Starshine

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  • Created by: Simon
  • Created on: 18-04-13 14:20

Starshine

Recognise and use the Stefan Boltzmann Law for Black body radiators

A black body is a theoretical object that absorbs all of the radiation that hits it – none is reflected. Of course the radiation on is re emitted – a perfect absorber of radiation is also a perfect emitter, since if absorbs radiation of all wavelengths, if must also emit at all wavelengths.

Astronomers use a more precise method of determining brightness because we can only see six different levels of stellar brightness with the naked eye. This is called Luminosity.

Luminosity is defined as the rate at which energy of all types is radiated in all directions. This depends on the size and the temperature of the star.

A perfect radiator is called a black body and will give energy of the entire electromagnetic spectrum.

The Stefan-Boltzmann law

So for a sphere it is,

     (http://upload.wikimedia.org/math/c/8/7/c8768fa10d180cf0247cba3fead07a81.png)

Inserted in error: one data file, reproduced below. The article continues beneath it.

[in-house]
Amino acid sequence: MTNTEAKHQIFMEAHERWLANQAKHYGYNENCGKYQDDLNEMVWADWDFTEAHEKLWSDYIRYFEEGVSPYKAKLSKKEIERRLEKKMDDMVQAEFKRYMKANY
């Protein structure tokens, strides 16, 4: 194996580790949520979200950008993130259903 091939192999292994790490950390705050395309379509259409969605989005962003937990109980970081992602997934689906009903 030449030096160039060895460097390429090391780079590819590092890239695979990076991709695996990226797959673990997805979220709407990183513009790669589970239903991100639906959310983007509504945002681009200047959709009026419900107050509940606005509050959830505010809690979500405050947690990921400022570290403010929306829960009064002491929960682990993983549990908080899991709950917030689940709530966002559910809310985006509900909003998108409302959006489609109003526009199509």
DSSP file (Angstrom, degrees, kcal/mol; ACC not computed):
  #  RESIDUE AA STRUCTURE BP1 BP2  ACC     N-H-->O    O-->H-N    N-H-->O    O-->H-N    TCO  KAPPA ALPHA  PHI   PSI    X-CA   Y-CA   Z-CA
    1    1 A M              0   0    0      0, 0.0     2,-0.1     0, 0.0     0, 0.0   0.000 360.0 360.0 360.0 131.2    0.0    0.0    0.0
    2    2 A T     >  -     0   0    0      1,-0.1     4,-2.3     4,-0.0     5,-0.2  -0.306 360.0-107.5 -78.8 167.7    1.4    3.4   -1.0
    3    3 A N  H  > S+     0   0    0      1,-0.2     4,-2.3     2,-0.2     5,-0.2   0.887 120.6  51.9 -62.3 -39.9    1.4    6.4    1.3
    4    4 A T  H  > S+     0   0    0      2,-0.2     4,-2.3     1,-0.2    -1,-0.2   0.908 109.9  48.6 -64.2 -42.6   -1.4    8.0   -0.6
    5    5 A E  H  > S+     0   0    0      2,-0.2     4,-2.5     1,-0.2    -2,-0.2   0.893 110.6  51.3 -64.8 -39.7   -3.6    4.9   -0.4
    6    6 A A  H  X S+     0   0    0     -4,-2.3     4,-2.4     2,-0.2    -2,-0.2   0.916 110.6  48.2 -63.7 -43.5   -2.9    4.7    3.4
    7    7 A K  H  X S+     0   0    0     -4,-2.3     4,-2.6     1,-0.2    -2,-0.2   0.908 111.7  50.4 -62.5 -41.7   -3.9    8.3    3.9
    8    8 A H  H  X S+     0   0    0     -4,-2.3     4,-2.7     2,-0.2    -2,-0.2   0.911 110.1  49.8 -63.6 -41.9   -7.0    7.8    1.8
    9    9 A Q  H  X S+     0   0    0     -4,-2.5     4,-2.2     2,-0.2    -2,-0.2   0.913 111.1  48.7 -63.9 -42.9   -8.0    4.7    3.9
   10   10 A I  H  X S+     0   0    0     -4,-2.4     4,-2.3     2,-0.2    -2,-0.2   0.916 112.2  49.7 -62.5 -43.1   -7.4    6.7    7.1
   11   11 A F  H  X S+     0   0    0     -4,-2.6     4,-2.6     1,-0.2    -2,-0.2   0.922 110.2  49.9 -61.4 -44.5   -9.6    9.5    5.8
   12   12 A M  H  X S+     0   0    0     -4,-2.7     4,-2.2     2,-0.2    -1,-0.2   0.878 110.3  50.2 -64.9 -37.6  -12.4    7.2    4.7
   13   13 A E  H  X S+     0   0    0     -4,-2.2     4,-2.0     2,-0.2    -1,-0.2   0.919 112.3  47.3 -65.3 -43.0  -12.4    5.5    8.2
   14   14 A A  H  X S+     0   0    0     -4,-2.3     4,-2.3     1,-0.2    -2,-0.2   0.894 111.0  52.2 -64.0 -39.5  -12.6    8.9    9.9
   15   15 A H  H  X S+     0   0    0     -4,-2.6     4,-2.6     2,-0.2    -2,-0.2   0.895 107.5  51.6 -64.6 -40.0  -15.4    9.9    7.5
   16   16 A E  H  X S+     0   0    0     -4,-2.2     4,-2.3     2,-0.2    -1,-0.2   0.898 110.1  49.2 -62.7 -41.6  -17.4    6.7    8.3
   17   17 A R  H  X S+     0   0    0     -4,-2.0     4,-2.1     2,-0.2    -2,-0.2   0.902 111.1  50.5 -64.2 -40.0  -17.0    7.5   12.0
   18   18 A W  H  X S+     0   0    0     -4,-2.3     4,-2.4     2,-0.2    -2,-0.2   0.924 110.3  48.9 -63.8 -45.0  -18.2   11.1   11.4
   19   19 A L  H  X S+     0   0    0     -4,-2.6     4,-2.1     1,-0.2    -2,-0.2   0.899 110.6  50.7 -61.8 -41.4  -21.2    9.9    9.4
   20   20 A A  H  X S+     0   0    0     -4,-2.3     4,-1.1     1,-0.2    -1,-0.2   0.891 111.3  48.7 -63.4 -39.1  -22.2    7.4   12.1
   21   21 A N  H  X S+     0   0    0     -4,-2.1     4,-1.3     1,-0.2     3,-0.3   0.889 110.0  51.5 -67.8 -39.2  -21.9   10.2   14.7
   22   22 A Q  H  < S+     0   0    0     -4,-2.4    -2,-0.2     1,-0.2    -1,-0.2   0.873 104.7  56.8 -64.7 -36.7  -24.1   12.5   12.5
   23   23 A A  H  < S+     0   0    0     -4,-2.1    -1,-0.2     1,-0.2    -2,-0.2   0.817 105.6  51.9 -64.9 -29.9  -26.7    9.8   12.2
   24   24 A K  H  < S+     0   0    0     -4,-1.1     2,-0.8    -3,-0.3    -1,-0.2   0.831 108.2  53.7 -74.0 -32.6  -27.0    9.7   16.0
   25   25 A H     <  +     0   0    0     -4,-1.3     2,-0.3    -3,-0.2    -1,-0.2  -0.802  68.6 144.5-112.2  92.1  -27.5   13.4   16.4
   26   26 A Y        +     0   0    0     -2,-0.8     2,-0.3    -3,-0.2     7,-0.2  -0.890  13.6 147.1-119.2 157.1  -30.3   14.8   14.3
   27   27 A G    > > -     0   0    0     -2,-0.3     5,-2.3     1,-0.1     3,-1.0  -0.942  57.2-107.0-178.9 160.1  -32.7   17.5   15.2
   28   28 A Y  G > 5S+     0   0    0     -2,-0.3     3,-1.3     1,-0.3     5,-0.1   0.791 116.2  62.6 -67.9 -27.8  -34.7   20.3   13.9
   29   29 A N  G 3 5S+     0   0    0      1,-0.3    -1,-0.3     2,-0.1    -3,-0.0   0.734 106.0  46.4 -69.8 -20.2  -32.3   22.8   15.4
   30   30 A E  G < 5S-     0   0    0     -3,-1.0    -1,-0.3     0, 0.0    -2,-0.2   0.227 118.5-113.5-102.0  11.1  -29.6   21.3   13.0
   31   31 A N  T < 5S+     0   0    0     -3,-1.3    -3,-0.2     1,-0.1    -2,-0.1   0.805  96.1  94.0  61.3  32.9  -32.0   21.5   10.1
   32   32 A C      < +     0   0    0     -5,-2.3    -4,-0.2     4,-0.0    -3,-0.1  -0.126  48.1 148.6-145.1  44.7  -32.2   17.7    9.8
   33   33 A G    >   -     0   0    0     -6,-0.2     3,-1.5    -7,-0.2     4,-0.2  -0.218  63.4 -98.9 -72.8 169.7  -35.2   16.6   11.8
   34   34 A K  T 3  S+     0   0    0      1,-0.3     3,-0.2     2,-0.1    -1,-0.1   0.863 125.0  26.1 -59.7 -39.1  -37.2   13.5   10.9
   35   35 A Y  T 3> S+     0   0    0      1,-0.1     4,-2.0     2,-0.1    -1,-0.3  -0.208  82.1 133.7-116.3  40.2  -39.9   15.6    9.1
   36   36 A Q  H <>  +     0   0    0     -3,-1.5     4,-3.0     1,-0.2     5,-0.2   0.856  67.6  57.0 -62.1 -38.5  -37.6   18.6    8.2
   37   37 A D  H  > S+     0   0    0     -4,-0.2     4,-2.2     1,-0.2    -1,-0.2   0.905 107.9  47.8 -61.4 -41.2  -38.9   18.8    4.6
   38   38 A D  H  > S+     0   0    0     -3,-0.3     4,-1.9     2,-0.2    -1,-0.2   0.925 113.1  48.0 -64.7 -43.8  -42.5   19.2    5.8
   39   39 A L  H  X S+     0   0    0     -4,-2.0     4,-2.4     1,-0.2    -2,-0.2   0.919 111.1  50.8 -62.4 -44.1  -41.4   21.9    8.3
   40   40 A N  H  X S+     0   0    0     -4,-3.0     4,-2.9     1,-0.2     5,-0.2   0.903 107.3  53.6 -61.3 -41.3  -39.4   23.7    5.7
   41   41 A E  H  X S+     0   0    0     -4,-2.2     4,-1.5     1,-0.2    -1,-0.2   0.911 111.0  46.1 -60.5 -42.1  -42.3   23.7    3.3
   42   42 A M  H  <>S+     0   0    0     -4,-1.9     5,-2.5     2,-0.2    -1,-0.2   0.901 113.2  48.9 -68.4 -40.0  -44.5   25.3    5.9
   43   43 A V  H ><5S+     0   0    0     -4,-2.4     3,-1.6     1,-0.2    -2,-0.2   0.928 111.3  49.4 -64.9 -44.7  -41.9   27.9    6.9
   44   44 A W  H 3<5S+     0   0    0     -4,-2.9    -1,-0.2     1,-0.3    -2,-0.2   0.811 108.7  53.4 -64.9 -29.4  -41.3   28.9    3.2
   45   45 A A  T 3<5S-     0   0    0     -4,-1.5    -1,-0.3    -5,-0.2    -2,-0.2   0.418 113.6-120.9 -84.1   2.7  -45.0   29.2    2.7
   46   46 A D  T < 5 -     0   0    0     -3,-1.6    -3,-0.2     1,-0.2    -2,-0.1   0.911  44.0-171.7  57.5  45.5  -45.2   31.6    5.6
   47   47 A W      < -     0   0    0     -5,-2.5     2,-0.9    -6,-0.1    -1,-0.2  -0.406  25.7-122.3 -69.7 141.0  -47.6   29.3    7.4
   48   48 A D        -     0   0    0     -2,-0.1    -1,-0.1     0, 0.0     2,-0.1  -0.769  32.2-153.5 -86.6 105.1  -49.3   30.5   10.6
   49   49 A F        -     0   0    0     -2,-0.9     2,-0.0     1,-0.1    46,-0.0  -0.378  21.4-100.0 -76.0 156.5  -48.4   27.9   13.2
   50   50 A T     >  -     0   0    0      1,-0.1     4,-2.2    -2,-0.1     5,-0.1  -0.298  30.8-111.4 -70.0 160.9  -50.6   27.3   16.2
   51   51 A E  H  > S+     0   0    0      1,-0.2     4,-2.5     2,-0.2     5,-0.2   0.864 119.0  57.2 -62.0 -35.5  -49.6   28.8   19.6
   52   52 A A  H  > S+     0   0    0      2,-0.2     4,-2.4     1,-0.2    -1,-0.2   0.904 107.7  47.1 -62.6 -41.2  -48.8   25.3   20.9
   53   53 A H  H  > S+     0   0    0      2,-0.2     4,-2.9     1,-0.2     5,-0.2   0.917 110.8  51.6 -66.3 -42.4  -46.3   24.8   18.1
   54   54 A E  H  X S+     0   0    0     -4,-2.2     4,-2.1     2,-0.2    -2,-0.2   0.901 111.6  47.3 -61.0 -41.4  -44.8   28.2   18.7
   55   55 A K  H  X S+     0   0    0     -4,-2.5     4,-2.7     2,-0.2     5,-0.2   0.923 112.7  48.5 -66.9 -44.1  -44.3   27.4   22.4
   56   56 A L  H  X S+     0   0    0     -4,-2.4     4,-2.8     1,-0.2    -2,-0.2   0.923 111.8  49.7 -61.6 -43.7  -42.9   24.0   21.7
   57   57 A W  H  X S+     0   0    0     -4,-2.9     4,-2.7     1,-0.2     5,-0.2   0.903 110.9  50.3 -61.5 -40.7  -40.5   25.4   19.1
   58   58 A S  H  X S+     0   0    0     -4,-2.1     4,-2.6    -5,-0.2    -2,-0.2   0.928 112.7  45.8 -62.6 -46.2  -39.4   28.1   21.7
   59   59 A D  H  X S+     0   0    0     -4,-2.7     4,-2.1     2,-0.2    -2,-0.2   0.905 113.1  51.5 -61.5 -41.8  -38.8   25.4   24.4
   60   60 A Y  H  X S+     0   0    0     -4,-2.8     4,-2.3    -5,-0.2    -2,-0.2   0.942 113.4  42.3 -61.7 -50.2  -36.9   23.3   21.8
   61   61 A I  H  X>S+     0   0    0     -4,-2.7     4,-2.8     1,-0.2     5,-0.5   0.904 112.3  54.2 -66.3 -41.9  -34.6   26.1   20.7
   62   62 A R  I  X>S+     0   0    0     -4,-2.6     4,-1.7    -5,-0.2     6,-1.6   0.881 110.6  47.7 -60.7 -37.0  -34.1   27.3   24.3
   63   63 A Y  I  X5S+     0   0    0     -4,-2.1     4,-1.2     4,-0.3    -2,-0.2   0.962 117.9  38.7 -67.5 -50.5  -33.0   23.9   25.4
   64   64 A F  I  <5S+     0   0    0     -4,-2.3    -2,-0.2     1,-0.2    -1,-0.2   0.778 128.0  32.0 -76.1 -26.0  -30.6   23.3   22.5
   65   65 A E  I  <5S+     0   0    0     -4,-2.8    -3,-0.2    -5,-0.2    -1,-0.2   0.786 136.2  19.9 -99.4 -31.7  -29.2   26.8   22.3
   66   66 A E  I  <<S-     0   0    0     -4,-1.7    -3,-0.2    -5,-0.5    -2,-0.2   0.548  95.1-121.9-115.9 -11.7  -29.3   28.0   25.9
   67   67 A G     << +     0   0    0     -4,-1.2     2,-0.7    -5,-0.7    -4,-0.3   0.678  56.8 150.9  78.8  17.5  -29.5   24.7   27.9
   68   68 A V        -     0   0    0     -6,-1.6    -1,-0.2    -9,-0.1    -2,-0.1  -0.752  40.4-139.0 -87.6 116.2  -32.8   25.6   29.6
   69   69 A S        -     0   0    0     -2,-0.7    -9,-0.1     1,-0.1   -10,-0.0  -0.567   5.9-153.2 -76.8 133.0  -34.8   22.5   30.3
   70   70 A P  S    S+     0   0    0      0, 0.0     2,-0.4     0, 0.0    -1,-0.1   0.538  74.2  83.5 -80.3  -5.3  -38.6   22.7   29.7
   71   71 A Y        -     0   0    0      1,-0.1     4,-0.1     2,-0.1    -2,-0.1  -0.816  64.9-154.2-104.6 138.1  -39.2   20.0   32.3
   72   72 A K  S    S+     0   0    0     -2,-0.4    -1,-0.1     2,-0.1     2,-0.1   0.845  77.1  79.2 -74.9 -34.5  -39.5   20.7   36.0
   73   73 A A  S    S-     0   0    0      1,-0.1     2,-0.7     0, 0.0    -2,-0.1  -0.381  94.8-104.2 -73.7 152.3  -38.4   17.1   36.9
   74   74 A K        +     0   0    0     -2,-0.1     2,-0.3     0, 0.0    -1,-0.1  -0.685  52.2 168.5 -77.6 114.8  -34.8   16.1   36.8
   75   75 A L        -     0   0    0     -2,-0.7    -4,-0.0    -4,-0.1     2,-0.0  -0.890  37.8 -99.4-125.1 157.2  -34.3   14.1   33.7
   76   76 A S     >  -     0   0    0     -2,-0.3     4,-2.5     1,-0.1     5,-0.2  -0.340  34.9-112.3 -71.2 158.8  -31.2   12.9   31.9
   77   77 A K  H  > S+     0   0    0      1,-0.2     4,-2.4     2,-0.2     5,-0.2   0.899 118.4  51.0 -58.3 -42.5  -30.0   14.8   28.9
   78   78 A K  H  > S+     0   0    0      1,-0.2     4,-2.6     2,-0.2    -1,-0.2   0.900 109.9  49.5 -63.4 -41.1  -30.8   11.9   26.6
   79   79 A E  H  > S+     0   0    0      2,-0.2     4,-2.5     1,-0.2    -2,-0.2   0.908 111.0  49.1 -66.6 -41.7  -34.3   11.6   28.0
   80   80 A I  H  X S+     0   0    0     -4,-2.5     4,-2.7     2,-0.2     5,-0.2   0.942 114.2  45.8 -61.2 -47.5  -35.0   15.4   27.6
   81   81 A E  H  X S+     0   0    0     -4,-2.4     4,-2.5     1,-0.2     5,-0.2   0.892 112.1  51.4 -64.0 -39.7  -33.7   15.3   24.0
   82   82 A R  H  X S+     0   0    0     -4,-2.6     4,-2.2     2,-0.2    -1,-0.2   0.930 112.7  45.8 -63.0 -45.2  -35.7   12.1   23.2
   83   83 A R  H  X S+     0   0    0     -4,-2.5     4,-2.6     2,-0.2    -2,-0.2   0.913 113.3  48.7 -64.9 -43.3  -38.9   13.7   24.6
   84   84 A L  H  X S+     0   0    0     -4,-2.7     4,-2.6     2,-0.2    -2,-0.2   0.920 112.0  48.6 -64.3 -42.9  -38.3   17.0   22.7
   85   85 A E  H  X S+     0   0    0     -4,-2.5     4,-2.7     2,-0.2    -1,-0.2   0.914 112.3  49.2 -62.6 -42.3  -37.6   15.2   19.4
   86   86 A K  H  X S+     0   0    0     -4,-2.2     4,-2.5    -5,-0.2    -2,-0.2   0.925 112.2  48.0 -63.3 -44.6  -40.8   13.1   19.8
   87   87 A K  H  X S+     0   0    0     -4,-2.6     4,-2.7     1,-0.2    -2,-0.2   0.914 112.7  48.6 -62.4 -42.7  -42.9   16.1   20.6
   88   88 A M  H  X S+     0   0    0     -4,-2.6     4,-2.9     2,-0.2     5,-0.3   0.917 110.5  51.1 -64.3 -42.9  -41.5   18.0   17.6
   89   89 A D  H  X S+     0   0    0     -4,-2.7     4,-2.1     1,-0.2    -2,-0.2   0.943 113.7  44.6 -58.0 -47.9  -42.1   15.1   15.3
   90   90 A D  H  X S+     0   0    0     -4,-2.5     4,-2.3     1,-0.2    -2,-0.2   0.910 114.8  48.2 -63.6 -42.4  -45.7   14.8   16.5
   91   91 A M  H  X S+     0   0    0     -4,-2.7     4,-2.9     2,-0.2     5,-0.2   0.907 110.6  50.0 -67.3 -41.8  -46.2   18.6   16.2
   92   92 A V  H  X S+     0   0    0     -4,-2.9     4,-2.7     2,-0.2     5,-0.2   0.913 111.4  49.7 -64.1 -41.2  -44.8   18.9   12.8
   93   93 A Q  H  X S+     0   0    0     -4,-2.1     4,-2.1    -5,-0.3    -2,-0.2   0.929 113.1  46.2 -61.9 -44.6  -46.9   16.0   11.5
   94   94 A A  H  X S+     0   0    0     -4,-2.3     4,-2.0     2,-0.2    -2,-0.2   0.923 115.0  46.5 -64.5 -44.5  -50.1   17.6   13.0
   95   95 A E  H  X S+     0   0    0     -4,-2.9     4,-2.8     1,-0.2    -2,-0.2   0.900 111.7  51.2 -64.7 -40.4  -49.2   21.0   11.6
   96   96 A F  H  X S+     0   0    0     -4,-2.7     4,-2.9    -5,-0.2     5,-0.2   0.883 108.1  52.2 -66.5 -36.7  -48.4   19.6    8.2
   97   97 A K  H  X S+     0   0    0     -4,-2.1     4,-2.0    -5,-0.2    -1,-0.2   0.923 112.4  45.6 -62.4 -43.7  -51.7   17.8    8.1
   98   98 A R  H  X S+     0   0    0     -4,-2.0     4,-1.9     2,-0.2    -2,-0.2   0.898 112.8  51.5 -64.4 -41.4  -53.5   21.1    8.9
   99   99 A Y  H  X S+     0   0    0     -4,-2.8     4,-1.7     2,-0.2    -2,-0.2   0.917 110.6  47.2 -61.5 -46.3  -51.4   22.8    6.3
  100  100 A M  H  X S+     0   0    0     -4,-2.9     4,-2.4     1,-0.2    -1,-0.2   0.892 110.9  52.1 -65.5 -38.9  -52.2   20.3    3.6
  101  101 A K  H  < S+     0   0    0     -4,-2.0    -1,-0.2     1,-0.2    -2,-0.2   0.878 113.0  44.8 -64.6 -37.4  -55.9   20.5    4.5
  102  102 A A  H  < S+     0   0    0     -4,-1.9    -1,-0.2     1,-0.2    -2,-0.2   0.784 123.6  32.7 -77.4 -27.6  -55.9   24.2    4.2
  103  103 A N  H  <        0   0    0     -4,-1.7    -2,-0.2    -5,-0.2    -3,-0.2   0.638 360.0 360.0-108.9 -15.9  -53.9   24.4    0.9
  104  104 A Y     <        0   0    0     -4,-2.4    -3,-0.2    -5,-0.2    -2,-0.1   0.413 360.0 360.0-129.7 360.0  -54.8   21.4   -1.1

Assuming that a star is a black body, which is a good approximation.

Recognise and use Wien’s Law for Black Body Radiators

This is one method used to calculate the temperature of a star by using its peak wavelength.

where λmax is the peak wavelength, T is the absolute temperature of the black body, and b is a constant of proportionality called Wien's displacement constant, equal to 2.8977685(51)×10−3 m·K (http://upload.wikimedia.org/math/a/3/c/a3c34fea59e59f28093cc7f7d09b5cdc.png)

where λmax is the peak wavelength, T is the absolute temperature of the black body, and b is a constant of proportionality called Wien's displacement constant, equal to 2.8977685(51)×10−3 m·K

Absorption Lines tell us about the chemical composition of stars but also their Doppler shift, which tells us their velocity.

The Hertzsprung - Russell diagram

The Hertzsprung – Russell diagram is a plot of star temperature against luminosity. The general trend is that the temperature increases as the Luminosity increases. This looks like a negative correlation because the temperature axis (x-axis) goes from hot to cool.

 (http://aspire.cosmic-ray.org/labs/star_life/images/hr_static.jpg)

 

The main sequence stars…

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